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Home > 2022 > Alas, Hindi Will Never Unite India | TJS George

Mainstream, VOL LX No 18, New Delhi, April 23, 2022

Alas, Hindi Will Never Unite India | TJS George

Friday 22 April 2022, by T J S George

IMPRESSIONS

Amit Shah has cultivated the image of a clever politician. May be he is clever. May be not. The stance on Hindi that he announced a few days ago showed no signs of cleverness. It showed how he could wade into an emotional issue, make a mess of it with his politicking, and gain nothing in the end.

Hindi, he said, should act as India’s link language. Mahatma Gandhi said that, too. Where the Mahatma failed, can Amit Shah succeed? The Hindi issue is immersed in unsolvable complications and no one will gain anything by ignoring that reality. Hindi will never be a uniting influence. It will be the opposite. By refusing to accept the reality, a politician will merely lose his relevance.

Why is Hindi unable to function as a uniting influence? To those with an open mind, the answer is clear. Hindi is the first language of nearly 57 percent of Indians. North Indians, that is. Unfortunately this gives them a proprietory complex that others will never accept. While Hindi is the language of North Indians, South Indians have a different culture and a different concept of life. The twain shall not meet, either in matters of food, or in matters of dress, or in matters of history. The tactical advantages North Indians gain through Hindi makes South Indians more resentful.

The complications of a Hindi-for-India Policy became evident in Amit Shah’s home state just as he was advocating Hindi. In a public statement the Gujarat Government said that "all signboards should be in Gujarat." Signboards are meant for people who are strangers to a place. If strangers are given signboards only in local languages, what purpose will it serve other than boosting the parochial pride of local netas? Such questions are irrelevant when linguistic emotionalism wipes out everything else.

Civilisationally, Hindi has not advanced as some other Indian languages have. Number and size have nothing to do with the eminence of a language. Some pertinent points on this subject were made recently by A. R. Rahman, the music director. Remember he was born as A. S. Dileep Kumar in a Mudaliar family. He thought Amit Shah’s lecture on Hindi should not go unchallenged. He said: "It is easy to divide people. This is a time to celebrate differences. Tamil is a language that links people with people."

Amit Shah must have been flabbergasted to hear that about Tamil. To him Amit Shah is the element that links people with people. How can a South Indian language usurp that place? We can see what makes people like Rahman good human beings and people like Amit Shah slimy operators. What Shah projects as a link to unite people is in fact a device to divide people. He knows how language can stir people’s emotions. His suggestion to use Hindi as a link language was a provocation, and a deliberate one. He must have known that his idea would be divisive at best. Obviously he is the kind of leader who hopes to benefit from dividing people.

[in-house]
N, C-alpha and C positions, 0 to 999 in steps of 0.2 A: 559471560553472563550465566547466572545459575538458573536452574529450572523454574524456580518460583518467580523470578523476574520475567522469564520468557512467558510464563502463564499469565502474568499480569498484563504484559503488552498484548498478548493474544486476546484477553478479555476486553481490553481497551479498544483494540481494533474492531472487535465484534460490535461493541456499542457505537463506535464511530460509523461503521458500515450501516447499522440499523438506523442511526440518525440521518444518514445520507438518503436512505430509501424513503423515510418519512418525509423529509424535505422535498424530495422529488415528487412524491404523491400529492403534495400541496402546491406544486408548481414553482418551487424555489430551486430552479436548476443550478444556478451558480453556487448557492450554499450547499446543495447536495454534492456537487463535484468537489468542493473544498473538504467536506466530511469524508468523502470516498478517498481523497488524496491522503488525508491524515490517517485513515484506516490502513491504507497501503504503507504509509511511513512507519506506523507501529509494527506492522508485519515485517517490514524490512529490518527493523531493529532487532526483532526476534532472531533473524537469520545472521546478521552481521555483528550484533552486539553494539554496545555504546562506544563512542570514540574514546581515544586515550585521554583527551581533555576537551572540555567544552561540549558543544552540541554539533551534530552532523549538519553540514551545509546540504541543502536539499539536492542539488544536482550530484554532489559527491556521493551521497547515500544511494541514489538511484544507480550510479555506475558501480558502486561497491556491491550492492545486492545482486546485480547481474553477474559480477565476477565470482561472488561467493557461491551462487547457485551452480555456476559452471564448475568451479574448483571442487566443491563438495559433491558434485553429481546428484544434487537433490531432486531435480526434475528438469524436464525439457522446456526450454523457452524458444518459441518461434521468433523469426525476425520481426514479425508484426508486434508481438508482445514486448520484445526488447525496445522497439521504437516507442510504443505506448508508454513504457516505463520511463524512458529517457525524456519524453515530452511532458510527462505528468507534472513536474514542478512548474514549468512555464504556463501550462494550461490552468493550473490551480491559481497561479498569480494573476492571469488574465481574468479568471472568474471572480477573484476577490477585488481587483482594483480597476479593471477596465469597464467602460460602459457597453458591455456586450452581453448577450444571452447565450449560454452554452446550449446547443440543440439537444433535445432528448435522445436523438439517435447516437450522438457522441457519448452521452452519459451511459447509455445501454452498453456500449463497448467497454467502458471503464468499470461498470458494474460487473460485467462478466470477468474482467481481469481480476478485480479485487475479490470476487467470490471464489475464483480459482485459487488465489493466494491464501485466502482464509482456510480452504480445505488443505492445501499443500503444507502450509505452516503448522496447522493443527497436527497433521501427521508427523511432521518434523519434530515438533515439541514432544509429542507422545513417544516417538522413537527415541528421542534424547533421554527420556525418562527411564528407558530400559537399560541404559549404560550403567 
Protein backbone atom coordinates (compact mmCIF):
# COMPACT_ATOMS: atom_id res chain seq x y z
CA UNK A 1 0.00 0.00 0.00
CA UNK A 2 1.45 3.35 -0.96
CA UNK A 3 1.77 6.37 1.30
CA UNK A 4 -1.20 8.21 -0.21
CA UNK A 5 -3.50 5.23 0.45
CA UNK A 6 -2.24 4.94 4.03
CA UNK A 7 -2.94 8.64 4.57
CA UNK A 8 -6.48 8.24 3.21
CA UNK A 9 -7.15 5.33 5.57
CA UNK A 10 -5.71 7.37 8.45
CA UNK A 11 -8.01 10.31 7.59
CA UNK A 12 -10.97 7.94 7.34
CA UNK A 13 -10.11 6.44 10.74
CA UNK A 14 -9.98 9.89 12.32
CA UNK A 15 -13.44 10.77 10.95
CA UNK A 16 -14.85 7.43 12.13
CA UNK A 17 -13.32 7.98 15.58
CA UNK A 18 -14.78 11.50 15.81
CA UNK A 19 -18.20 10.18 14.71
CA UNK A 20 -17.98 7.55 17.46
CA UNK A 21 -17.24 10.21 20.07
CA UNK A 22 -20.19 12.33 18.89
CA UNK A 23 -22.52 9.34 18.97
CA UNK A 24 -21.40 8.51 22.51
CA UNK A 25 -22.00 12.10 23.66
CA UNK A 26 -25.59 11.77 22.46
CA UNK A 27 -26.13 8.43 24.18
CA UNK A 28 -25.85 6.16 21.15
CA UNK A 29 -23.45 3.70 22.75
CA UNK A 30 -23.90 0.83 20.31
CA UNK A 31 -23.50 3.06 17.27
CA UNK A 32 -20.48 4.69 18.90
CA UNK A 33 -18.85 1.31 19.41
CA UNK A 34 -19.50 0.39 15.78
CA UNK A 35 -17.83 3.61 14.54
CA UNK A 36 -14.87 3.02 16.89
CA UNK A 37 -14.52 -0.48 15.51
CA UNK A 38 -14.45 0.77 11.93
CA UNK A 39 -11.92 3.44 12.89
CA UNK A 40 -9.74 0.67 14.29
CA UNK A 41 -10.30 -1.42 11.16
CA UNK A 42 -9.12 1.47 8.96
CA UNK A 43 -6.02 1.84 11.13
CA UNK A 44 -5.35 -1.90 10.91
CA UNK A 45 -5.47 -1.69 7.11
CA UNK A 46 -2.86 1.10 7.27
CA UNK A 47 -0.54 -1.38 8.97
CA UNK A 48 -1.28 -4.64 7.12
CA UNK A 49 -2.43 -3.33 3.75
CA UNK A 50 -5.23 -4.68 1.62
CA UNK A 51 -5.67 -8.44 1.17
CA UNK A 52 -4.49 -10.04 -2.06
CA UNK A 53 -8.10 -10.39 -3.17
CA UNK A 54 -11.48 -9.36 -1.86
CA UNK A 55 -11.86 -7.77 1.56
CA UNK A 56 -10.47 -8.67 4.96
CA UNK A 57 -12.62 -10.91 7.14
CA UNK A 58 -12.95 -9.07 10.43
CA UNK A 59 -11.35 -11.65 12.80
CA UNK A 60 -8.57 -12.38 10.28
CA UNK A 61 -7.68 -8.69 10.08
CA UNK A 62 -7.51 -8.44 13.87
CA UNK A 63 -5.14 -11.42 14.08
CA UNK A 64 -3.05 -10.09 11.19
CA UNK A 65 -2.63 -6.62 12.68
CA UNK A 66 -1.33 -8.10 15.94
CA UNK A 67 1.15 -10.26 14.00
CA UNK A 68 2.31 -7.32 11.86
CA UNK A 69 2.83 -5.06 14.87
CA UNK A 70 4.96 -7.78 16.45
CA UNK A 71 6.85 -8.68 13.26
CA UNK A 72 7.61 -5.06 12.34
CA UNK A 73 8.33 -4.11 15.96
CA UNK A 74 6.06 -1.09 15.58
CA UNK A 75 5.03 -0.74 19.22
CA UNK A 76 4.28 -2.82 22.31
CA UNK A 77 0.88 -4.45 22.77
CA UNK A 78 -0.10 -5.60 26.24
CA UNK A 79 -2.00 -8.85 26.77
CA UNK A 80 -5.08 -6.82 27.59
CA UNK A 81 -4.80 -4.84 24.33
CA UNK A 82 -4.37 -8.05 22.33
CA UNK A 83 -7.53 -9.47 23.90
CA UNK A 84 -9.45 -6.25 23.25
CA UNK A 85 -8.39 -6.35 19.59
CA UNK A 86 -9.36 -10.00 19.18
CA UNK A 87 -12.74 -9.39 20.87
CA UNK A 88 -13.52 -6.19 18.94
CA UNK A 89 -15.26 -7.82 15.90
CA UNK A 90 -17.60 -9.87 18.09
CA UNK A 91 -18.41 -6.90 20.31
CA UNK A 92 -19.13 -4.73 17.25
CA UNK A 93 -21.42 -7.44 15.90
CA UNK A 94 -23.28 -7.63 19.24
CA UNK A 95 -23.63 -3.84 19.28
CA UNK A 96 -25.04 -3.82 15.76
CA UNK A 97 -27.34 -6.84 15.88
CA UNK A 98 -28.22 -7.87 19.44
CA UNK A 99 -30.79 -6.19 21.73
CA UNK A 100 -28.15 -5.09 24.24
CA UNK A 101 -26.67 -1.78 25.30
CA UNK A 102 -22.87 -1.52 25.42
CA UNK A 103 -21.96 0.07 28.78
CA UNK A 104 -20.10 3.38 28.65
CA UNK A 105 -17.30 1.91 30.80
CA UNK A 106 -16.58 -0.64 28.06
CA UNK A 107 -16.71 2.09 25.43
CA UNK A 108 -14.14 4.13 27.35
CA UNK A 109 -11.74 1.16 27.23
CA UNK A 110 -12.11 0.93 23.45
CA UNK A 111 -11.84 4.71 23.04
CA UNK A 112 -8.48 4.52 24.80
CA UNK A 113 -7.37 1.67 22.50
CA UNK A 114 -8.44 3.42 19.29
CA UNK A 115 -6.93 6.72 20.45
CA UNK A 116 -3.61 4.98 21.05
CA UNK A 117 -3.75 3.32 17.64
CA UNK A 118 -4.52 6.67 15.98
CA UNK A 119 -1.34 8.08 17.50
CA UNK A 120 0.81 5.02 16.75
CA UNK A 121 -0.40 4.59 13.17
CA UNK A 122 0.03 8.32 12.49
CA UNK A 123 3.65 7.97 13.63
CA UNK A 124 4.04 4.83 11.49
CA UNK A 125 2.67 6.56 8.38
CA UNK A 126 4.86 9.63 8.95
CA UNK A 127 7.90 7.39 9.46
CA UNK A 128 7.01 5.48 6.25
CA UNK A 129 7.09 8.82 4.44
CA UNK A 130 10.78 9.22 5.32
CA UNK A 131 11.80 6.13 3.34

Hindi divides not only politically and emotionally. It has a bread-and-butter side to it which is even more divisive. Native Hindi speakers will have a clear advantage over others when it comes to employment opportunities. Uttar Pradeshis and Madhya Pradeshis and Biharis will beat Telugus and Kannadigas and Malayalees with ease in the job market where language abilities are a primary factor.

The "job market" is finally forcing the zealots to lie low. In UP, many schools have started giving importance to English. In what looks like a revolution, UP Government recently made 15,000 primary and upper primary schools switch to English as the medium of instruction. Reports said that the objective of the policy switch was to develop the English-speaking skills of children studying in government schools so that they can compete effectively with students coming from convent-run schools.

When realities like these are taken into account, the harm done by people like Amit Shah becomes obvious. A. R. Rahman exposed Shah’s small-mindedness when he said that Tamil, not Hindi as Shah said, was India’s connecting language. Sangam literature, the earliest flowering of Tamil, goes back to 3000 BC. The first grammar book in Tamil appeared in 3000 BC. People like Amit Shah probably cannot comprehend things like "3000 BC." After all, for him history began in 2014 when BJP won power. The moral of the story is clear: Amit Shah’s Hindi gambit won’t work. India’s link language will be English. Ask those 15,000 schools in UP which is ruled by a Yogi who never speaks English.

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